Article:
There are several Bible passages that mention both the first appearing of Christ Jesus on this earth and his promised second coming, our Lord’s first and last advent, in the same context. One of those passages is Titus 2:11-14.
“For the grace of God that brings salvation has appeared to all people. It teaches us to say ‘No’ to ungodliness and worldly passions, and to live self-controlled, upright, and godly lives in this present age, while we wait for the blessed hope — the glorious appearing of our great God and Savior, Jesus Christ, who gave himself for us to redeem us from all wickedness and to purify for himself a people that are his very own, eager to do what is good.”
Christ’s 1st Coming Saves Us – The grace of God that brings salvation has appeared to all people. God so loved the world that he gave his one and only Son, not to condemn the world, but to save the world, the whole world, all people. Our God comes to us in the person of his son Jesus, God himself appears to us, he appears with us, in order to save us. When Jesus raised the widow’s dead son back to life in the town of Nain, they all said, “God has come to help his people.” When Jesus goes to Sychar and preaches and heals there for two days, the townspeople called him the Savior of the world.
Now Paul says our great God and Savior Jesus Christ gave himself for us to redeem us from all wickedness. We are forgiven of all our sins, we are washed completely clean by his saving blood, and we are purified for God as a people who belong to him, who are his very own. Through the first coming of Jesus and his sacrificial death and his glorious resurrection, we are restored into a righteous relationship with God the Father forever. Christ’s coming brings to completion all the ancient promises that first gave birth to God’s people and ultimately brings his salvation to every part of the world.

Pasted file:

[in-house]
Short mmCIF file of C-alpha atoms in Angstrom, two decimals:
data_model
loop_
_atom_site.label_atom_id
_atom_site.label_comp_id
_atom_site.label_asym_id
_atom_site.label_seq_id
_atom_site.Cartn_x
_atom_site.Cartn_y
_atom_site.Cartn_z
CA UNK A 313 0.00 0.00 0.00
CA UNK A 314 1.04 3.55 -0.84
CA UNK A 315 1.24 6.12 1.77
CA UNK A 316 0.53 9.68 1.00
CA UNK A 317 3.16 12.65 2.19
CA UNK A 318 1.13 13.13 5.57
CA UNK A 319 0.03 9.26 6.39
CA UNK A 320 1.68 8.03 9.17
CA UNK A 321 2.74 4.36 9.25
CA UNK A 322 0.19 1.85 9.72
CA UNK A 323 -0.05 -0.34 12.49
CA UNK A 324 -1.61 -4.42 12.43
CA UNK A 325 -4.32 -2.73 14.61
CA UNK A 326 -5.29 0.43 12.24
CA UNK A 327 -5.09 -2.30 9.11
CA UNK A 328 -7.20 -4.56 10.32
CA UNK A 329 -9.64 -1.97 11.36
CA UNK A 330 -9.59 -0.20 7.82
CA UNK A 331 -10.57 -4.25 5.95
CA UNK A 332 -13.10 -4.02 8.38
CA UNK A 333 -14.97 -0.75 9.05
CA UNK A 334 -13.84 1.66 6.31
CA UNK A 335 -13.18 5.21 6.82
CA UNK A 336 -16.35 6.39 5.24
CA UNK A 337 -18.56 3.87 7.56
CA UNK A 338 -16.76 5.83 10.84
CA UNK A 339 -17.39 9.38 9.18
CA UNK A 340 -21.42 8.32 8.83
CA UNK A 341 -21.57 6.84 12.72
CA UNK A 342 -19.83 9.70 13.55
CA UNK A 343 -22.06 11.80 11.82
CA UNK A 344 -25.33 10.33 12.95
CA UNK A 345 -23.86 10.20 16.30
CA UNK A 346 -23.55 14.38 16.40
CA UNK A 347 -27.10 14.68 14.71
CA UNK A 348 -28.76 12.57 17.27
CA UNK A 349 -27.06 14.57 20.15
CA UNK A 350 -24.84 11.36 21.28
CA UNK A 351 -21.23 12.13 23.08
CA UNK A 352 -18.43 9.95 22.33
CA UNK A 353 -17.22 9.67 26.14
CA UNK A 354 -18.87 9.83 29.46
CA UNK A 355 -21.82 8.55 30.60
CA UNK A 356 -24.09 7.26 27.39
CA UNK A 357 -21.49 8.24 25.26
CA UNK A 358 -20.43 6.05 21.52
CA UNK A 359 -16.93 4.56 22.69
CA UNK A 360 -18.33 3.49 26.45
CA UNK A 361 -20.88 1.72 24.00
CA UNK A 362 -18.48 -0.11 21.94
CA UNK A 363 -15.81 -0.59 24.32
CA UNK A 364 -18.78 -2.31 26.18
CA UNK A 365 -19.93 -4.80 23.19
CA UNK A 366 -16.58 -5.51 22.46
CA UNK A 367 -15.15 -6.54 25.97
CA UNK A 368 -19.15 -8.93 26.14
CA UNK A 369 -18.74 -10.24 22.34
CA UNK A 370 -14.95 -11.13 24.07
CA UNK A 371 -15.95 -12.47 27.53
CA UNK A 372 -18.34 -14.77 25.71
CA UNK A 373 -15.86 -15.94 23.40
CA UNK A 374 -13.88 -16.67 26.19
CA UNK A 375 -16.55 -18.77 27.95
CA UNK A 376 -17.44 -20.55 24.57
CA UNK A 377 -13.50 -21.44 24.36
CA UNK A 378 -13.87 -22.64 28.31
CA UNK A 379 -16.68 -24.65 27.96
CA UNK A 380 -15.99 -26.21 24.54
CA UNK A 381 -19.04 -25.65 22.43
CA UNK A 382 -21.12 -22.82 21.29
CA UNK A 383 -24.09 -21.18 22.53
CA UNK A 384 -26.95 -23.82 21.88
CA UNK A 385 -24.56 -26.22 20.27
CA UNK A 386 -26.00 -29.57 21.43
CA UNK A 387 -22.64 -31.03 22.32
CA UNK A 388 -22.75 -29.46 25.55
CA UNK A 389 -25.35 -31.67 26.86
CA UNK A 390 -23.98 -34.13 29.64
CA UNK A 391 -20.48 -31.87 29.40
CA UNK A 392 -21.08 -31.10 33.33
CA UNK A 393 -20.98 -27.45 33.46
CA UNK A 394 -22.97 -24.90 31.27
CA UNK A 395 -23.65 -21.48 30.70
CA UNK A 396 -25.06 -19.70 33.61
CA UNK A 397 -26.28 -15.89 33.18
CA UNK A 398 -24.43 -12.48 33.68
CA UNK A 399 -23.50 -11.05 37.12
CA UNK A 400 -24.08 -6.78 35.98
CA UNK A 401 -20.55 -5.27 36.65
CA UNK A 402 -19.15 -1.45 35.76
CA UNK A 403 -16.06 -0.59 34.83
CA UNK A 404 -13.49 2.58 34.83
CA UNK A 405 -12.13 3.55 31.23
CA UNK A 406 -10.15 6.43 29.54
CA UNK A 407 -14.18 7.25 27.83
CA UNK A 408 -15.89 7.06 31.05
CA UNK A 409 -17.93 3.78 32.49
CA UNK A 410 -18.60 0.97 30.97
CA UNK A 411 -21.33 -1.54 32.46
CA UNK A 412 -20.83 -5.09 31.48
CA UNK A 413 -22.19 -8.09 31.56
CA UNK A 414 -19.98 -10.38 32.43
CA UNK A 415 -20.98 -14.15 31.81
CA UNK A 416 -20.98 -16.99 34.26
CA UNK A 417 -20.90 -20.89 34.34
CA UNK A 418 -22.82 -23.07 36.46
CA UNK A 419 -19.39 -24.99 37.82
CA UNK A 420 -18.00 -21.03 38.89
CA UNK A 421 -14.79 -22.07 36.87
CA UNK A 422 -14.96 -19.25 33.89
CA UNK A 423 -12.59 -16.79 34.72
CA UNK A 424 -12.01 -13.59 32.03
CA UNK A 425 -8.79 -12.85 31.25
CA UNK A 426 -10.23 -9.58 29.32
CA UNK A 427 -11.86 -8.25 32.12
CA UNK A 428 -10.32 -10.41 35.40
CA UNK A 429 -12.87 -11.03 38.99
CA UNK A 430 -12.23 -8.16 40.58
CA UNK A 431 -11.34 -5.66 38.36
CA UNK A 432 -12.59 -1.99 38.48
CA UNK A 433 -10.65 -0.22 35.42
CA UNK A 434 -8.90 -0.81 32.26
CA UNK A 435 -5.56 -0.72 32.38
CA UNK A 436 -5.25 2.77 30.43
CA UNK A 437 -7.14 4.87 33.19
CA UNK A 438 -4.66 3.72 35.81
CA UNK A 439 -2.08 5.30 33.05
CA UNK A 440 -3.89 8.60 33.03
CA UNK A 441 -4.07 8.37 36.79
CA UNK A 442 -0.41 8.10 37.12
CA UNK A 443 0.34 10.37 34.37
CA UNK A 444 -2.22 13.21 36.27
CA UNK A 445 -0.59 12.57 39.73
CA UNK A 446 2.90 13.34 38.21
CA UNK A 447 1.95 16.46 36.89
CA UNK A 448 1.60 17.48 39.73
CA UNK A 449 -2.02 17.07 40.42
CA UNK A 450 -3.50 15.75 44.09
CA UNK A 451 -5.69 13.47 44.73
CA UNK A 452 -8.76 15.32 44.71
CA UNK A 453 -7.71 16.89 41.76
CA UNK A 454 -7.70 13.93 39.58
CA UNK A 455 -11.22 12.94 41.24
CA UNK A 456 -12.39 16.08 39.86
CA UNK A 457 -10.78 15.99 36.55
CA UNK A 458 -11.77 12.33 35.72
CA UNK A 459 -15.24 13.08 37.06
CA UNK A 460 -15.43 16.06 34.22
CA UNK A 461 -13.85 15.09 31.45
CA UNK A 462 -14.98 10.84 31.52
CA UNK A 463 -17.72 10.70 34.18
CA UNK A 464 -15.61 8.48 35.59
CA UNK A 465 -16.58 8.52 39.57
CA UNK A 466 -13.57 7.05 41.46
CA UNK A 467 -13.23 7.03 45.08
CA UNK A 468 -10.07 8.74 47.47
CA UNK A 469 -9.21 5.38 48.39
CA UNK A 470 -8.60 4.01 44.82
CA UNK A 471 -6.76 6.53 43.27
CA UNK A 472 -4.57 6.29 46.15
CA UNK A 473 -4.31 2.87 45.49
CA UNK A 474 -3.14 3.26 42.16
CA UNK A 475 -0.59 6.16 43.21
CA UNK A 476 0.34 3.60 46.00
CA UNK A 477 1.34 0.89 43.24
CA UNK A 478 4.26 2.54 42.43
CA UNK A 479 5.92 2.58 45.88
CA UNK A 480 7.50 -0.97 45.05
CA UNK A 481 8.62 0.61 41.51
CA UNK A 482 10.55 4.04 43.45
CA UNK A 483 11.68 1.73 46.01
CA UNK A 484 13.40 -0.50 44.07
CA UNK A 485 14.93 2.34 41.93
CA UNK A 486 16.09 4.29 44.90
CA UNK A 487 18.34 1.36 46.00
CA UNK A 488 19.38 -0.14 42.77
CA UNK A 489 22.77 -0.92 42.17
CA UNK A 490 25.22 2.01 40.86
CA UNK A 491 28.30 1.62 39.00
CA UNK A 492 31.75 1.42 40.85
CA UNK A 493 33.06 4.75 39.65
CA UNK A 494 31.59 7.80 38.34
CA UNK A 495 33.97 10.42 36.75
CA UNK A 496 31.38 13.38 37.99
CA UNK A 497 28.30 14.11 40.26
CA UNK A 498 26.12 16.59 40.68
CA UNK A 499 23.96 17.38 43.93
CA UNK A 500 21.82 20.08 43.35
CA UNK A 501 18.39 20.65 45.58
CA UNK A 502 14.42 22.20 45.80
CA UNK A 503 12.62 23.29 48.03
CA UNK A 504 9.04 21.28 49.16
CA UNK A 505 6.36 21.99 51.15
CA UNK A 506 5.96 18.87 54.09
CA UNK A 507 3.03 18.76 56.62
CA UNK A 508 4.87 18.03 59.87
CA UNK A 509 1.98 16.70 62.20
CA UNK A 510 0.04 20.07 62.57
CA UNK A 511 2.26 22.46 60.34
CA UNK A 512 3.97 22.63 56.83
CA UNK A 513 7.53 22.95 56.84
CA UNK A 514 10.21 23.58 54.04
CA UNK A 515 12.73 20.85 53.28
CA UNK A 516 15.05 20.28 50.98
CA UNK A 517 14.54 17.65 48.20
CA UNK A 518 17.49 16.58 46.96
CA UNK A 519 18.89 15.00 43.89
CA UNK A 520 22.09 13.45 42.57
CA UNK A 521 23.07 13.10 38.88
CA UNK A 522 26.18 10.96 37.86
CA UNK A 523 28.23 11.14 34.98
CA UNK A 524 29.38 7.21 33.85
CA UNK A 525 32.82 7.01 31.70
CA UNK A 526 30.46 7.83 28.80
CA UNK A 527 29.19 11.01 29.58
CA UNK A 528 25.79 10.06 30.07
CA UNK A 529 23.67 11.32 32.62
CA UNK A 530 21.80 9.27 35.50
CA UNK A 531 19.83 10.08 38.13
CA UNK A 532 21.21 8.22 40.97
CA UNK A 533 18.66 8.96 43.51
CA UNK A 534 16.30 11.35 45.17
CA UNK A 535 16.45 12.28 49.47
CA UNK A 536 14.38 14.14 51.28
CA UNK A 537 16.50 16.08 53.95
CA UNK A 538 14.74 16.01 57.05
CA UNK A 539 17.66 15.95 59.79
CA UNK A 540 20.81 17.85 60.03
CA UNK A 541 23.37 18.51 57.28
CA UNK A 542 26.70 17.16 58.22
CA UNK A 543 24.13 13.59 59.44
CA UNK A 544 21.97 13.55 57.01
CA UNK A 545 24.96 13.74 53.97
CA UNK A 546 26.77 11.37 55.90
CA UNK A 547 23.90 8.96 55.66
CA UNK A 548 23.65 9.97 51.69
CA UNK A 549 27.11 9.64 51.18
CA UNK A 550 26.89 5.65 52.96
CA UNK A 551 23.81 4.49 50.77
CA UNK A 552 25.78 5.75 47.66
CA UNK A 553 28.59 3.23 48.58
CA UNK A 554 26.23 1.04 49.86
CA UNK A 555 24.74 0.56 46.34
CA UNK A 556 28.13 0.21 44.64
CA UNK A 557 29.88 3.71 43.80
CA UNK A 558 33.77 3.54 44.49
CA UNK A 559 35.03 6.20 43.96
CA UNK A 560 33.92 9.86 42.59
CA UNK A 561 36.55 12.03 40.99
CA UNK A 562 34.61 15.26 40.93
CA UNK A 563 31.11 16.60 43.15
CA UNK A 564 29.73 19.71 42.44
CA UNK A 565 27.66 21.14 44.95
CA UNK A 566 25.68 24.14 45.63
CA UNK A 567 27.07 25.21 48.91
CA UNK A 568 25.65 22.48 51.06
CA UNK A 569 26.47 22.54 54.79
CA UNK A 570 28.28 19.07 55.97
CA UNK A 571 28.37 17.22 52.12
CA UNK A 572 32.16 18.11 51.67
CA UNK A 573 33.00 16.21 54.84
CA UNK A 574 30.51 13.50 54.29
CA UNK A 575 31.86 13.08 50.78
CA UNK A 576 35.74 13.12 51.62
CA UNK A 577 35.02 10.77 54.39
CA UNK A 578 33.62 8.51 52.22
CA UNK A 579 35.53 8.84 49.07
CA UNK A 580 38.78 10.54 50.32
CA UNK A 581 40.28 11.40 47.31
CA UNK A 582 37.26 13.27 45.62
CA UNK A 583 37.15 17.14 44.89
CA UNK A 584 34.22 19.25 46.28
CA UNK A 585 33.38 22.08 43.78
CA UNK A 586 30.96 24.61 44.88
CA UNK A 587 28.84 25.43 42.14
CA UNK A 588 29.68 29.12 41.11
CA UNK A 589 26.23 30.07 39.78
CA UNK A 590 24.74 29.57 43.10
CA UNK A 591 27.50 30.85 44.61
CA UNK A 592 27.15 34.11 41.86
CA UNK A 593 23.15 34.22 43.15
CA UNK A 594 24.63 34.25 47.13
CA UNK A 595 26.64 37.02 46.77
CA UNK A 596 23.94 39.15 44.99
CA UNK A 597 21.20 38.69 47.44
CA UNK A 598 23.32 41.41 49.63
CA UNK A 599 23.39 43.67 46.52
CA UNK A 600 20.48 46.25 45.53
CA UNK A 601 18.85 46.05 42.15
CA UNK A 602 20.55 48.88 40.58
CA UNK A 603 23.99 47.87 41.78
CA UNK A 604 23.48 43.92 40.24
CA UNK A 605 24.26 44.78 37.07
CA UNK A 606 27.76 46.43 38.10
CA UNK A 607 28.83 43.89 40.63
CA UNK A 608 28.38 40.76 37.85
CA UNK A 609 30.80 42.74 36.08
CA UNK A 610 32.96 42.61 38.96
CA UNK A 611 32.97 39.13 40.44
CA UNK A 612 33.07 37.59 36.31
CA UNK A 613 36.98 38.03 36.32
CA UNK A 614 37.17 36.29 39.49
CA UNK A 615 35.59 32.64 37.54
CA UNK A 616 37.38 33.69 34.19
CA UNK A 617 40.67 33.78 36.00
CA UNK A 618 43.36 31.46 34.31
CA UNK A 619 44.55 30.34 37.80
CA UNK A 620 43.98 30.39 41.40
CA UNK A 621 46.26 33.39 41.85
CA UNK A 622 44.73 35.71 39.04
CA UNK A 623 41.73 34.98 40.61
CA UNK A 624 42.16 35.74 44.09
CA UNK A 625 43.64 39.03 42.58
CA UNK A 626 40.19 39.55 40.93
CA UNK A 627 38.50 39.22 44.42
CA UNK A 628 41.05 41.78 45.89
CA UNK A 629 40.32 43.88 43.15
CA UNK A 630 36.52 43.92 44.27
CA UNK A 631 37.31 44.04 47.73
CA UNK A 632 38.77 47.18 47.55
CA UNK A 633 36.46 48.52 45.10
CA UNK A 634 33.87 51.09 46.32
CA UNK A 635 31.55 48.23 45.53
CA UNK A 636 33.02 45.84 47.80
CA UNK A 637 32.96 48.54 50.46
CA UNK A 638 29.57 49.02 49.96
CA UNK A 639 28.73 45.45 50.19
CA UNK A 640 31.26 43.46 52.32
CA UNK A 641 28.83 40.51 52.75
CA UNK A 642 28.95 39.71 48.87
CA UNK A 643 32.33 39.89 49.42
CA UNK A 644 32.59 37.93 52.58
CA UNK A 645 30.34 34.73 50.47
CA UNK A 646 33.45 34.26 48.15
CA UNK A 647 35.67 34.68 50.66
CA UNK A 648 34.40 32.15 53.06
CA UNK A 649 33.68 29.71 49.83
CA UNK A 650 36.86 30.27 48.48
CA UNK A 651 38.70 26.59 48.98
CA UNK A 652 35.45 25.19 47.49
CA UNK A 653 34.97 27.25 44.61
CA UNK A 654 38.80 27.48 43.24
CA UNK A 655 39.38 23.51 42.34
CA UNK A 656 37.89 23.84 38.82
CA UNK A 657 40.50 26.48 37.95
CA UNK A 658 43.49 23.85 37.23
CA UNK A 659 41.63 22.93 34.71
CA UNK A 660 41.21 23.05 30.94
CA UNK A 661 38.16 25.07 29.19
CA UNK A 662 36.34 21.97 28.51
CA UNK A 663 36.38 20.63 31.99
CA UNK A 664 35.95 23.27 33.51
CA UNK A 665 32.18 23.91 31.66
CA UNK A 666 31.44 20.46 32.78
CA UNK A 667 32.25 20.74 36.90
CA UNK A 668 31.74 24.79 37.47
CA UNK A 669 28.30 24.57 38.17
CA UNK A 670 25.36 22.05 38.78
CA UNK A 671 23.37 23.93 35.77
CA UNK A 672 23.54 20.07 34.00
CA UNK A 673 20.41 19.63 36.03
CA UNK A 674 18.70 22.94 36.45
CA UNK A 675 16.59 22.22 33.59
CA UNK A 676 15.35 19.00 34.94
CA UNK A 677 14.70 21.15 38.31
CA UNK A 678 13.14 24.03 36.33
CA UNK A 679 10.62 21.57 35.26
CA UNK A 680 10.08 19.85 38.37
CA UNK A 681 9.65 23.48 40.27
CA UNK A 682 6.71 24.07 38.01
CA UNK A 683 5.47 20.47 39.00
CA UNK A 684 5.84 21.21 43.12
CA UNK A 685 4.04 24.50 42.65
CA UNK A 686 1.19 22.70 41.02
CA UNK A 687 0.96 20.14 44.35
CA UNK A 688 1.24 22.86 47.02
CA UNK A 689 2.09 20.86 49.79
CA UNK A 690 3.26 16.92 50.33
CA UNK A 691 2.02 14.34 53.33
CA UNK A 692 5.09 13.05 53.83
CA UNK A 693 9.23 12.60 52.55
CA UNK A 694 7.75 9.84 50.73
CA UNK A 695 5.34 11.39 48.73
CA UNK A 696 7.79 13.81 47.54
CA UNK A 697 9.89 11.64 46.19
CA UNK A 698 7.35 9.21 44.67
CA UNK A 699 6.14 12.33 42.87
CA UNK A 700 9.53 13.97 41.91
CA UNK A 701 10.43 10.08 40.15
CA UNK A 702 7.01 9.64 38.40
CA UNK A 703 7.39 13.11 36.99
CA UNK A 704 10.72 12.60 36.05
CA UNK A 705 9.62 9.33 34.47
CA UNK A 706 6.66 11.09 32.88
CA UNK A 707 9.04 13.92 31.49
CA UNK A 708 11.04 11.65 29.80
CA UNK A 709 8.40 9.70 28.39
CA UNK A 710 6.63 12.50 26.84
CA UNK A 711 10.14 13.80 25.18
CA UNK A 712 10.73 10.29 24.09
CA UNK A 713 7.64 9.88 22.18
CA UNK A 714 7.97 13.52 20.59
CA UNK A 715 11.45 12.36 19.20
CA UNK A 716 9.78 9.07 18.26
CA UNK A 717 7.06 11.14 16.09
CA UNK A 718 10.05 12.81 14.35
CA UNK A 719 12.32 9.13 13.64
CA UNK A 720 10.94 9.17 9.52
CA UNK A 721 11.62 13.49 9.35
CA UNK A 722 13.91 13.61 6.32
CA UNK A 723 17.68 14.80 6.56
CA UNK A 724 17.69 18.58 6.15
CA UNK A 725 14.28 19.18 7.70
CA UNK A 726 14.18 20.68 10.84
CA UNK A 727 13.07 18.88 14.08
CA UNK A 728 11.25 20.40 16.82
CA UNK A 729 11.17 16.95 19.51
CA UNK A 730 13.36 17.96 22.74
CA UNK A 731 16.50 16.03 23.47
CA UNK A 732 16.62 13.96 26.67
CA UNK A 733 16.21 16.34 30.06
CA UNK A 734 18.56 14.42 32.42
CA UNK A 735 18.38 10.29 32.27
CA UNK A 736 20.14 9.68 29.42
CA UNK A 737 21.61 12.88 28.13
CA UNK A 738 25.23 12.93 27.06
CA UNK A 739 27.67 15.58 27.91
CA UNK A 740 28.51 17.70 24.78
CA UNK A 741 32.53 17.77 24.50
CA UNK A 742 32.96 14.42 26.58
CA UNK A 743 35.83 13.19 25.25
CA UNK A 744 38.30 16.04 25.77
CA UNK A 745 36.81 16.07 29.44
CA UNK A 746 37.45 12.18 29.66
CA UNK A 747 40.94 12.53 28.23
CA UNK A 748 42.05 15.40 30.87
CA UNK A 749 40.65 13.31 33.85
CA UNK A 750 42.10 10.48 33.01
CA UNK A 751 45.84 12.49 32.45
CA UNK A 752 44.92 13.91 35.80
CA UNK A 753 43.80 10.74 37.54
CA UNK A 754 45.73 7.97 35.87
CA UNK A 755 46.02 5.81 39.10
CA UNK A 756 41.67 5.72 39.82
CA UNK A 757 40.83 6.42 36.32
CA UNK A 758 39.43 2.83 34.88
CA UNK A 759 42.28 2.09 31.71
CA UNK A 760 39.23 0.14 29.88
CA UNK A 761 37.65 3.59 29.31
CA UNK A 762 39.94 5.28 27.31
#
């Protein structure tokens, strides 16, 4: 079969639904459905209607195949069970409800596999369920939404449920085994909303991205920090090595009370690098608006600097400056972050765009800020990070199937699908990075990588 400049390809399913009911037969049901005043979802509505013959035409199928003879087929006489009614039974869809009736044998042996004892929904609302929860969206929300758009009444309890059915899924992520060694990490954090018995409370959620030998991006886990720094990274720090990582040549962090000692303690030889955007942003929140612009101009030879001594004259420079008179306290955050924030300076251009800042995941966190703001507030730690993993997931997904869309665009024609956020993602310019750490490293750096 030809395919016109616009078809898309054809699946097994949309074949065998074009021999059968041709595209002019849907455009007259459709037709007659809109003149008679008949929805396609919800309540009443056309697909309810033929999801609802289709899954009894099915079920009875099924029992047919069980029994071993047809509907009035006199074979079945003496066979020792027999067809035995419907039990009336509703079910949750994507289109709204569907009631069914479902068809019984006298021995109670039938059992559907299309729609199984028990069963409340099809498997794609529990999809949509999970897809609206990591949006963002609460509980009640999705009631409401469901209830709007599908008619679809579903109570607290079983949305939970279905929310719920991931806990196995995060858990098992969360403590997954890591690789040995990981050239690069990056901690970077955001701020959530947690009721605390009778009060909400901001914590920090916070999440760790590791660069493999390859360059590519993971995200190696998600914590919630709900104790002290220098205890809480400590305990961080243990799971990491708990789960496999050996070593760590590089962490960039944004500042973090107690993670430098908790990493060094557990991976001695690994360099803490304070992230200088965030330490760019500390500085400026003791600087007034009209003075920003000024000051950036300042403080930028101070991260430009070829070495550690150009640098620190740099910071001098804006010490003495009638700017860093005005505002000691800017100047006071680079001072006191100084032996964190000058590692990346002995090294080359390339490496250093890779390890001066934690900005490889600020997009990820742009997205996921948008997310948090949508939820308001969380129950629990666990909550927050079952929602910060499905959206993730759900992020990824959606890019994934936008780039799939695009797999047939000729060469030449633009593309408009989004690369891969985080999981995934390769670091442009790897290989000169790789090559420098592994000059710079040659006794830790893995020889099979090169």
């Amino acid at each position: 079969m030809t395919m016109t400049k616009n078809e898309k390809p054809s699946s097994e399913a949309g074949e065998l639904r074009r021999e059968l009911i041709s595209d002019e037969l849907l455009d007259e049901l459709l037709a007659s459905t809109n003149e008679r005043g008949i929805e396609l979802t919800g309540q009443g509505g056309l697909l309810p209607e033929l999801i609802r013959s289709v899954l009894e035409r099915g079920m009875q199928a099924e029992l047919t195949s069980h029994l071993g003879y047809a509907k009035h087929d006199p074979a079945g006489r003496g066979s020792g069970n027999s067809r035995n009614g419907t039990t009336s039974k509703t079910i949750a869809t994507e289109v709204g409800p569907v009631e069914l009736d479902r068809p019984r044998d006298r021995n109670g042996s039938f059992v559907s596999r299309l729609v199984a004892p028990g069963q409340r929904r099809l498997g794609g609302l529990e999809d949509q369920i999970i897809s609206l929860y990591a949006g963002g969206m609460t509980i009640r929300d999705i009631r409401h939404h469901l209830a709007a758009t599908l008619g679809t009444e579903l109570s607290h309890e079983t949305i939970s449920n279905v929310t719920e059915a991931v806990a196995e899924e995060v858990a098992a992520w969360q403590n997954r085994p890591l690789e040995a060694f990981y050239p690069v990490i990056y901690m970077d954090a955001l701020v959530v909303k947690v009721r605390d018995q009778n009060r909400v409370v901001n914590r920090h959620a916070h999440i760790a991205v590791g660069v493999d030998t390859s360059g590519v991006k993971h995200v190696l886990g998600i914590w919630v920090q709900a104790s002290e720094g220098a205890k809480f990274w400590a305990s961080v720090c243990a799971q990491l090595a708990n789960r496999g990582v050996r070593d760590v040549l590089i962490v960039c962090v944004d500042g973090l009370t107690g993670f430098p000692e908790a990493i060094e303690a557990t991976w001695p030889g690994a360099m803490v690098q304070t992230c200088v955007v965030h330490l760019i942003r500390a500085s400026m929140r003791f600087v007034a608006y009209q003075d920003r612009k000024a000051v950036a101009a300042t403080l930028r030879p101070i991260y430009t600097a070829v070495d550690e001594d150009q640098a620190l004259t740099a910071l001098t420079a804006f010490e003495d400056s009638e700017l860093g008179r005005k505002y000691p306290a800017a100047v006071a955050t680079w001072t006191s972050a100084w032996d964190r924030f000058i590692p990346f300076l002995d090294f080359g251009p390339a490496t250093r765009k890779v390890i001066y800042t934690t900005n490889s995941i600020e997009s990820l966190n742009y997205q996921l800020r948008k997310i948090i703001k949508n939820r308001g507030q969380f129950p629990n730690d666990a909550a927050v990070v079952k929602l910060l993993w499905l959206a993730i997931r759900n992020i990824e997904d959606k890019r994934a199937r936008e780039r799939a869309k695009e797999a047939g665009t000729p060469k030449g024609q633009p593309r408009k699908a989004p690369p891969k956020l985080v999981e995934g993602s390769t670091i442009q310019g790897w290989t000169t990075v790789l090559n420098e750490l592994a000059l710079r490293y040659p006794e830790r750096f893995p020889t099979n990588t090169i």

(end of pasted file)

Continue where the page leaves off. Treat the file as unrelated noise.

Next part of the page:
Christ’s 2nd Coming Trains Us – While we wait for the blessed hope – the glorious appearing of Jesus. This waiting teaches us. It trains us to live a certain way in this present age. Notice how waiting for the glorious future and living in the not-always-so-glorious present are connected. It’s not that we should focus on his second coming so much that it doesn’t matter how we’re living right now. In the past, one of the criticisms of the Church was that we are too heavenly minded to be of any earthly good. Now, I’m afraid we could be rightly criticized for being too earthly minded to be of any heavenly good. Paul says here, the way we live on earth in this present age, while we wait, is shaped by the reality of what we’re waiting for.
If you’re babysitting for somebody at their house, the reality is that they are coming back. They may tell you they’re not coming back, but they are kidding. They will return to their home. And it’s a good idea to make sure you feed their kids, help put the toys away, get the children to bed on time, and clean up your own dirty dishes before they inevitably arrive. Your behavior in the present is trained by the reality of the future.
Jesus told stories like this all the time. You know the landowner is returning. While you wait for him, don’t just sit on the couch and scroll through Facebook. Put your gifts and abilities to work for the cause. The ten bridesmaids know the groom is going to show up. While you’re waiting, make sure your lights are shining.
The Advent Season is about both: knowing that Christ Jesus has come and he is coming again. Something happened that changed your life and redirected your destiny and altered all of history forever. And it will happen.
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